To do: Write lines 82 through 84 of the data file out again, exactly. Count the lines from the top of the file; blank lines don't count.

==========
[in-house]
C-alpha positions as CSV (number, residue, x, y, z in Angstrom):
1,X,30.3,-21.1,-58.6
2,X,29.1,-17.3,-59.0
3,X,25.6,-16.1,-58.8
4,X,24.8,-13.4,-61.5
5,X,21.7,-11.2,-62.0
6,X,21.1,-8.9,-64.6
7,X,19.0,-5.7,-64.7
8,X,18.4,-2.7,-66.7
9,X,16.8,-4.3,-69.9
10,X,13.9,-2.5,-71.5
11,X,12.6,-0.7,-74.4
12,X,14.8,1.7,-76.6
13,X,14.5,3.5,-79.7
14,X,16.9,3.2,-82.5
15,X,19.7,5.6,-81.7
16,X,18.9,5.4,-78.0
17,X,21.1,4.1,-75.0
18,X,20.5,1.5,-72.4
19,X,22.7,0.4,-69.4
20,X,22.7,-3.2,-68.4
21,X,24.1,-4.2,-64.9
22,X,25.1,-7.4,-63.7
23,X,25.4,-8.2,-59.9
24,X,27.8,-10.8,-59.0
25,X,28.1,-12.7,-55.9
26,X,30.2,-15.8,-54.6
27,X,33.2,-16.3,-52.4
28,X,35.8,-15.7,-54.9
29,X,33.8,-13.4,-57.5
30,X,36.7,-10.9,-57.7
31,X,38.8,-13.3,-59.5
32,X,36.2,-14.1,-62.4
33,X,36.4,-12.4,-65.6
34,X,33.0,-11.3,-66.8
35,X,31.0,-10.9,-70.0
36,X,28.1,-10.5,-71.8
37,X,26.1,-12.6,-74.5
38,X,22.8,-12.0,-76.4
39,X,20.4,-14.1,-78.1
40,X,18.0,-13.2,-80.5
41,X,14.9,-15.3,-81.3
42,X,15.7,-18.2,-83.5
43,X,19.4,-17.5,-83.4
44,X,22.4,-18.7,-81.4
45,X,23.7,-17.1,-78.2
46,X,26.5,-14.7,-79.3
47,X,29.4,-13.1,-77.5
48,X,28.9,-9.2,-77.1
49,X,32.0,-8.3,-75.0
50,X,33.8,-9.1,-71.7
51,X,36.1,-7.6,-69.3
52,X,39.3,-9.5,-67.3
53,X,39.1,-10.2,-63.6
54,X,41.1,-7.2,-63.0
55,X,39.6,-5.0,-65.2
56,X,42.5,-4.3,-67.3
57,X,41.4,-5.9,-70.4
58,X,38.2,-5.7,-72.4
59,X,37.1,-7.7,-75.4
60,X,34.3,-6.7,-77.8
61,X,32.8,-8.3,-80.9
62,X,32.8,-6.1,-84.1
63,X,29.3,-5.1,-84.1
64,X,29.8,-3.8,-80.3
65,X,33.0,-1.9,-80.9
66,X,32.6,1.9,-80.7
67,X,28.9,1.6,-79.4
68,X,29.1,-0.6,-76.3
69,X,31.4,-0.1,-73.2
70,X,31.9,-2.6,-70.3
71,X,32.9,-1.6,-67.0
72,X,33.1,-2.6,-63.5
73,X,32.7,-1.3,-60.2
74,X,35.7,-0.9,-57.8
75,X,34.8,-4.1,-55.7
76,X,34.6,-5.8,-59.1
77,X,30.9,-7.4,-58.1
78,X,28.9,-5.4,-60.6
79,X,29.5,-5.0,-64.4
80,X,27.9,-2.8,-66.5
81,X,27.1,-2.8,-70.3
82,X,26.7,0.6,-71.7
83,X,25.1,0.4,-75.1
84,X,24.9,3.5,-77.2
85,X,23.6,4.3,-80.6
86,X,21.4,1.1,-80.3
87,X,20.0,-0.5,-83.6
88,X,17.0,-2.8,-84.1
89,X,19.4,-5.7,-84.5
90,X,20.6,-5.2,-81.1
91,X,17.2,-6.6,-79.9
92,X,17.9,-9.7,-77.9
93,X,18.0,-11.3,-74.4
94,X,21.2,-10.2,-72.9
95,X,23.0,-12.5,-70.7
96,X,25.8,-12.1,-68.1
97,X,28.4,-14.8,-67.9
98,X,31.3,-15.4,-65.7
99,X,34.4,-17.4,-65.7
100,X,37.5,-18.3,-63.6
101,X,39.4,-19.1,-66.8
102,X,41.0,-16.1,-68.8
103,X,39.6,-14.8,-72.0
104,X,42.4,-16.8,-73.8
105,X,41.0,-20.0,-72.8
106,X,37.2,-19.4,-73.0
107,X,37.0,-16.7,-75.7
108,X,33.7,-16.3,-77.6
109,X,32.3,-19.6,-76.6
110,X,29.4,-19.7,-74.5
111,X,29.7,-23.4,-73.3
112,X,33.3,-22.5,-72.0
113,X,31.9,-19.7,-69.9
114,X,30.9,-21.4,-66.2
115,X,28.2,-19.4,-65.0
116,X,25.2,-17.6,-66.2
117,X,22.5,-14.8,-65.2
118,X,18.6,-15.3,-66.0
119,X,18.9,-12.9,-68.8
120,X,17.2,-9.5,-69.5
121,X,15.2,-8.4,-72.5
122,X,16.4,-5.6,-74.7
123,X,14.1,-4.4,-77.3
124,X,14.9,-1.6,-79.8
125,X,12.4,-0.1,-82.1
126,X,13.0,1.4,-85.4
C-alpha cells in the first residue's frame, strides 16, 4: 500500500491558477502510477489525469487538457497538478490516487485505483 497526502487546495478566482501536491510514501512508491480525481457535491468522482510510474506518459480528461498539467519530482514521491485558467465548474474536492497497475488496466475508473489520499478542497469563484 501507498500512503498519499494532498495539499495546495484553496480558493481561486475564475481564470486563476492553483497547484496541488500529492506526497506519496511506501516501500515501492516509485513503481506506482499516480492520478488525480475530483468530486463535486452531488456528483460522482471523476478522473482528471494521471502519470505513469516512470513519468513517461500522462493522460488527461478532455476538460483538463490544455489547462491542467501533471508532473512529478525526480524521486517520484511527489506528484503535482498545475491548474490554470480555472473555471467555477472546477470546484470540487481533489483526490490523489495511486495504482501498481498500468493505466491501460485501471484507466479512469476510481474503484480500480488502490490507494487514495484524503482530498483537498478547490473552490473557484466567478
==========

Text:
80,X,27.9,-2.8,-66.5
81,X,27.1,-2.8,-70.3
82,X,26.7,0.6,-71.7